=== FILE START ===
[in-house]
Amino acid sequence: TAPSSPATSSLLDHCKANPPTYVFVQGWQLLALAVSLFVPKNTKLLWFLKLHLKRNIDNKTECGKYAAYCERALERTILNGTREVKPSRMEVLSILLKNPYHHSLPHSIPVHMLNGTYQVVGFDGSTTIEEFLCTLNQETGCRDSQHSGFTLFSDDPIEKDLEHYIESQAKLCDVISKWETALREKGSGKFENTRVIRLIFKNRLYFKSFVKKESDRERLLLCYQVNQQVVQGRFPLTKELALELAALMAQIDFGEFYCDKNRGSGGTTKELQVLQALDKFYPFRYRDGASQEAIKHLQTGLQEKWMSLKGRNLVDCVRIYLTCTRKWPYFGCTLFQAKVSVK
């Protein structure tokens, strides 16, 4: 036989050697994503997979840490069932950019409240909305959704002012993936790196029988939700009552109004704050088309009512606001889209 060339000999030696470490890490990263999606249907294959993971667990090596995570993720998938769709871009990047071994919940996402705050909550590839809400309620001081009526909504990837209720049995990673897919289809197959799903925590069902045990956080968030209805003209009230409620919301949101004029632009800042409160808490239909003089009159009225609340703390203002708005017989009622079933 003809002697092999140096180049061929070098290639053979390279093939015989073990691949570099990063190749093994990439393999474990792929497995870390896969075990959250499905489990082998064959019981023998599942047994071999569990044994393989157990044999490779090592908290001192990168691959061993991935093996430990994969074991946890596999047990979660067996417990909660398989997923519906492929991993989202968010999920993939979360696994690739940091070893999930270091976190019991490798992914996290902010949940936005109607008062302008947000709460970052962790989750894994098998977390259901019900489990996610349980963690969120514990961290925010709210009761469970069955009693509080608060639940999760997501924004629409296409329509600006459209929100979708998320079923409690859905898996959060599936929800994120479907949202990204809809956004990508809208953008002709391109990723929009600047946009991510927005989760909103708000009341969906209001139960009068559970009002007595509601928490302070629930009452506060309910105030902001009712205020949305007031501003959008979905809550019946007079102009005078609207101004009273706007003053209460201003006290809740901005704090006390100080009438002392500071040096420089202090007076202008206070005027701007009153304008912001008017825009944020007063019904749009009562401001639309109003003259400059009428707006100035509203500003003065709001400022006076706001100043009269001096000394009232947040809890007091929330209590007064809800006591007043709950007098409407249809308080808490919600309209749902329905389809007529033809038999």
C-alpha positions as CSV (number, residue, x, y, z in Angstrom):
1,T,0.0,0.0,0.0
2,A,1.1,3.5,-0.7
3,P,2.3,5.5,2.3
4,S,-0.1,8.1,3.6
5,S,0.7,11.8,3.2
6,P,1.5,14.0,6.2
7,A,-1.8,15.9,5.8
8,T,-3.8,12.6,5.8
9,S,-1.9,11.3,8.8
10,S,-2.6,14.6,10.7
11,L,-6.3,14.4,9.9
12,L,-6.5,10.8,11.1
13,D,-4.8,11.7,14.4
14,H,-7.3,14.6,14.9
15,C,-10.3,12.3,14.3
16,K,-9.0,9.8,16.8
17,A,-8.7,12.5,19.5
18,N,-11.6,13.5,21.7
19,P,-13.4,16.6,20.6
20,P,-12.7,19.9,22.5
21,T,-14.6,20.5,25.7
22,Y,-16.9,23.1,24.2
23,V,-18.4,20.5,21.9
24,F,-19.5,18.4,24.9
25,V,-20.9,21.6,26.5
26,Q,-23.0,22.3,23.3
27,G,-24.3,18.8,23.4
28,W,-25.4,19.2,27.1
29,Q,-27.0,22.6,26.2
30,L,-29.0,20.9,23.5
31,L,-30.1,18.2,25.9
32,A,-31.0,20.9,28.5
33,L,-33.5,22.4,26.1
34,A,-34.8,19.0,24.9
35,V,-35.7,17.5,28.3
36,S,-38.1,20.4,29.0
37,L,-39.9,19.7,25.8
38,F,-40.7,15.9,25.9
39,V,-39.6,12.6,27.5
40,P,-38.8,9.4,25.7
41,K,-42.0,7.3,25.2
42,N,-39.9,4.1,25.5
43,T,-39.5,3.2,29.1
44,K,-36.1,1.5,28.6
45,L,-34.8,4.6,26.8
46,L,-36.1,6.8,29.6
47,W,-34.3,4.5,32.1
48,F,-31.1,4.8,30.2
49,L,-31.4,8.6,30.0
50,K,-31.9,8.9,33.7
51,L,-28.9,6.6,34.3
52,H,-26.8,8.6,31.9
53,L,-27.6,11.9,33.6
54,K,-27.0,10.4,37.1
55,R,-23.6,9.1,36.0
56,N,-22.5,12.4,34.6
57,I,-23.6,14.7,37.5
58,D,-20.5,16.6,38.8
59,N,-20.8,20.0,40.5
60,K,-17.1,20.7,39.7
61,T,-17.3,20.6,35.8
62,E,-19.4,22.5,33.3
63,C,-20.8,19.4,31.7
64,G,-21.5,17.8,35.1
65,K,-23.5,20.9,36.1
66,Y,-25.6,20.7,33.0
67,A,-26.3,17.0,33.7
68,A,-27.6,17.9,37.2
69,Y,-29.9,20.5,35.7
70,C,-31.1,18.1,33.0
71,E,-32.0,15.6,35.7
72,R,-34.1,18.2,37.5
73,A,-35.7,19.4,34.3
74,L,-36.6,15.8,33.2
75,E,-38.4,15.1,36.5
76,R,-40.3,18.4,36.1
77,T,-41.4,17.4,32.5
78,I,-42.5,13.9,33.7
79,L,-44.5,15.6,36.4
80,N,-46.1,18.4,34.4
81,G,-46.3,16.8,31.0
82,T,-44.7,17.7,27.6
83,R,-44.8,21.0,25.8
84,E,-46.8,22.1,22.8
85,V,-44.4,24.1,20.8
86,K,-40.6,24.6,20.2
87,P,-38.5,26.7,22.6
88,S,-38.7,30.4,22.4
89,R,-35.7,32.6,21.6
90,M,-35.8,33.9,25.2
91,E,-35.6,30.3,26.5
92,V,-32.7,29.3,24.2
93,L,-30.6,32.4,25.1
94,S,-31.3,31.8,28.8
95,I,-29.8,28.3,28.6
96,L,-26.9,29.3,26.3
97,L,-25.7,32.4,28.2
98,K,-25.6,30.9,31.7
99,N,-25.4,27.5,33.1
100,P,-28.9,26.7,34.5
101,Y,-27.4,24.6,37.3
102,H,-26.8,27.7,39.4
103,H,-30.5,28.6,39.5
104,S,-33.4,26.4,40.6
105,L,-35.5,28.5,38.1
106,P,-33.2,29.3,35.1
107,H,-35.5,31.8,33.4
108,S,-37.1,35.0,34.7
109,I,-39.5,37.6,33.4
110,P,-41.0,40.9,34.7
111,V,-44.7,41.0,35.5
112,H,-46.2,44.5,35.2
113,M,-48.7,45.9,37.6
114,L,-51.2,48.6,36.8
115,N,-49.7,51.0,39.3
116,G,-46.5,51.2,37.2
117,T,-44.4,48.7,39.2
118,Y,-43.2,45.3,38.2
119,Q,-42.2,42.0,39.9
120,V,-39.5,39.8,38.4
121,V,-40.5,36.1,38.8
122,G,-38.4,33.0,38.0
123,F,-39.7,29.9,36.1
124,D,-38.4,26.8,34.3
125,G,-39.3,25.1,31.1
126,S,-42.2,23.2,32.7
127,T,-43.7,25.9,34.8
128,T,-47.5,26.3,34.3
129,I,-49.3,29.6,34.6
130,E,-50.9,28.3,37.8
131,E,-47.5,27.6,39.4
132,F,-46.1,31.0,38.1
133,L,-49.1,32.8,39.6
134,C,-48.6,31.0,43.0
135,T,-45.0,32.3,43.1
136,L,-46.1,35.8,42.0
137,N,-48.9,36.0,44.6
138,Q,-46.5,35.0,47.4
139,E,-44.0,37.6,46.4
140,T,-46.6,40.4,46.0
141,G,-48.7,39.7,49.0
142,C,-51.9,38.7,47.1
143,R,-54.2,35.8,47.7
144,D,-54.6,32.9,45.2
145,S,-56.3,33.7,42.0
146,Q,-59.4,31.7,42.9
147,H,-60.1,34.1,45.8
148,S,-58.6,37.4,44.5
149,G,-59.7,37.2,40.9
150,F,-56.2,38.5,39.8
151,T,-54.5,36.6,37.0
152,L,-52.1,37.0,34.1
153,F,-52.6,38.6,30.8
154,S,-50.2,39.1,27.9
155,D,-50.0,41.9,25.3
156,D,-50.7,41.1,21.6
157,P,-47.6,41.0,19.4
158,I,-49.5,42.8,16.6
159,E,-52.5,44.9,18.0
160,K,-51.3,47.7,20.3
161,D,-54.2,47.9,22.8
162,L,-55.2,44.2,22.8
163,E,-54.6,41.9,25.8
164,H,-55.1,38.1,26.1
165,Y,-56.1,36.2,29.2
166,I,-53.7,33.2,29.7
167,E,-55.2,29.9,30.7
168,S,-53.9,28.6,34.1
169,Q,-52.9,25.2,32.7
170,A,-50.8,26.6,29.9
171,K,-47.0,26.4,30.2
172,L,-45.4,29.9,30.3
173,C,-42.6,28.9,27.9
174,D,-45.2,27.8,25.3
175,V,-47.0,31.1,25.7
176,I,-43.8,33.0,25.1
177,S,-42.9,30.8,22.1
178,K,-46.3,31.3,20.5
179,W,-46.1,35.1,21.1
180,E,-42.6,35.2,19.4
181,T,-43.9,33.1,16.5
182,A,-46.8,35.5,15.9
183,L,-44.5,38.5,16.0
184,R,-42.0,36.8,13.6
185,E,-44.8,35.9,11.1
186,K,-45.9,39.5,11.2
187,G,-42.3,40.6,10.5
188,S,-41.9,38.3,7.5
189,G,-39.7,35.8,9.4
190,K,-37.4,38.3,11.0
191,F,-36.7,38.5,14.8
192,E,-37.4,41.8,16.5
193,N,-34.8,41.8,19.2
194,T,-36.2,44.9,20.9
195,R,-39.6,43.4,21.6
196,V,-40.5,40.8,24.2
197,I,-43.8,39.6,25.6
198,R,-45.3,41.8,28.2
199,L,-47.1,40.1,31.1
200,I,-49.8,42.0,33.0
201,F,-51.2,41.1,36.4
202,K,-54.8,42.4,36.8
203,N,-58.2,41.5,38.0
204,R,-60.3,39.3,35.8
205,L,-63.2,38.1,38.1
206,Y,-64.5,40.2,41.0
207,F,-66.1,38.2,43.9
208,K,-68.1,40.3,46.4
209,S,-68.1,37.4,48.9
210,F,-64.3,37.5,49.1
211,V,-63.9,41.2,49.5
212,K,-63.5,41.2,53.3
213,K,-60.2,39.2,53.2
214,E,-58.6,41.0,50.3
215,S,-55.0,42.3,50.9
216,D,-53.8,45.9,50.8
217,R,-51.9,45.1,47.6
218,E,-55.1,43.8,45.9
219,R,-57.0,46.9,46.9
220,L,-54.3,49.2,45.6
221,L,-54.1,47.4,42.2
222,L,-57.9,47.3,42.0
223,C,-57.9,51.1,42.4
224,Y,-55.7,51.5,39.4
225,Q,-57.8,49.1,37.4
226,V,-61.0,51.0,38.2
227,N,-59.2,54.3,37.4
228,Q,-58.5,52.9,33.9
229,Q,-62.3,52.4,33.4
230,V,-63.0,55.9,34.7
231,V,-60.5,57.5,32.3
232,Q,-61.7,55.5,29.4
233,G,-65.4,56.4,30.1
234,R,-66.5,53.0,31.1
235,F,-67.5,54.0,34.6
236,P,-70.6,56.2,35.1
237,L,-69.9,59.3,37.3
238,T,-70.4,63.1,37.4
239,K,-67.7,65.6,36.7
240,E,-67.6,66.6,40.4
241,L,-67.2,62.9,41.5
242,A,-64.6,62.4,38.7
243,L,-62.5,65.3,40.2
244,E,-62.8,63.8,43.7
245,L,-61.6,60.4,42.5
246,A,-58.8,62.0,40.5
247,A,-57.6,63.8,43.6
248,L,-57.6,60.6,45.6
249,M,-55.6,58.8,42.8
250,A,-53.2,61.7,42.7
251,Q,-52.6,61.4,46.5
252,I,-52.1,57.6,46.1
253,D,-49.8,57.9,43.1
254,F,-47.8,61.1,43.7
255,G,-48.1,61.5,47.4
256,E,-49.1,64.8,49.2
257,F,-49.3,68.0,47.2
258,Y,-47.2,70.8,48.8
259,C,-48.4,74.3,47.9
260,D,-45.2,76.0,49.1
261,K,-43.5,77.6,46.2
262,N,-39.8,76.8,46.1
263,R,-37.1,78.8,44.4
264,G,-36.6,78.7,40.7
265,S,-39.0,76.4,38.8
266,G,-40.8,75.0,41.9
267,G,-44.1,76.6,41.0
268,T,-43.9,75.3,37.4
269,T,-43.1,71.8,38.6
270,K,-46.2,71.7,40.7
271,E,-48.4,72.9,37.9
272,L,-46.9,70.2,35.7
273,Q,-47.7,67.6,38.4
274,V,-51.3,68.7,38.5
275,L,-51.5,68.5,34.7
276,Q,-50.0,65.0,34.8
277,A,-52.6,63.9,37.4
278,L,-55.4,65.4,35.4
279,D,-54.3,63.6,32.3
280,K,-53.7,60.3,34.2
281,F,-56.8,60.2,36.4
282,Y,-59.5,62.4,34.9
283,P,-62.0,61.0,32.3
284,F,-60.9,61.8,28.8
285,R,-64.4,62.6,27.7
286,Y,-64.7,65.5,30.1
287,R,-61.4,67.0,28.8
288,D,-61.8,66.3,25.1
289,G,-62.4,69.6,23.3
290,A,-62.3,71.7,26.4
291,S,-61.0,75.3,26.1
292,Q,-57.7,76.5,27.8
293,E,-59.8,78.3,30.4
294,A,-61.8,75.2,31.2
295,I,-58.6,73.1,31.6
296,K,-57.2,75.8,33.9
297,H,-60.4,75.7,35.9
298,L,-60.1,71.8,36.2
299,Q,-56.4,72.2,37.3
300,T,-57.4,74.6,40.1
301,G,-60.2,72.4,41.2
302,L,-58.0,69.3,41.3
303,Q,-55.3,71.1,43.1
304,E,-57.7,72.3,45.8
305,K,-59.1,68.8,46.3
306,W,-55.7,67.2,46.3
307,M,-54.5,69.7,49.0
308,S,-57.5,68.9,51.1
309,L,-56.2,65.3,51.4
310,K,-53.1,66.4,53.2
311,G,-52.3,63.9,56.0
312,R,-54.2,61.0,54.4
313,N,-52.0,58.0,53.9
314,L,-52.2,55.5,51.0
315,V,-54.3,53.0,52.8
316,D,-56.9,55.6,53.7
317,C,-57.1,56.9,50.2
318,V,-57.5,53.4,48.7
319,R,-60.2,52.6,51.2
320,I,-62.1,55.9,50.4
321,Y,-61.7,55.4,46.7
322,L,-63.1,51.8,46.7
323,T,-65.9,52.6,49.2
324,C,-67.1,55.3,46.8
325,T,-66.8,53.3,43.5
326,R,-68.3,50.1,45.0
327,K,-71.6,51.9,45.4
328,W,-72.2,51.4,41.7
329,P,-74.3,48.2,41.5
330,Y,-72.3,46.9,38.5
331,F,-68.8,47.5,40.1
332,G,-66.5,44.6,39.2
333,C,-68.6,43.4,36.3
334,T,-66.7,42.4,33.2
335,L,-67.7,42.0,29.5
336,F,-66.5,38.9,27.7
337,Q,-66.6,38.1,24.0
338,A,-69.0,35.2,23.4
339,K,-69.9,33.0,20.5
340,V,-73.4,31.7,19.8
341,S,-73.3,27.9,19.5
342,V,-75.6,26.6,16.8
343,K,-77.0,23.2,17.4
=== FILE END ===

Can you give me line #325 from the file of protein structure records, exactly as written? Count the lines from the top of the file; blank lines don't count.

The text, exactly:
321,Y,-61.7,55.4,46.7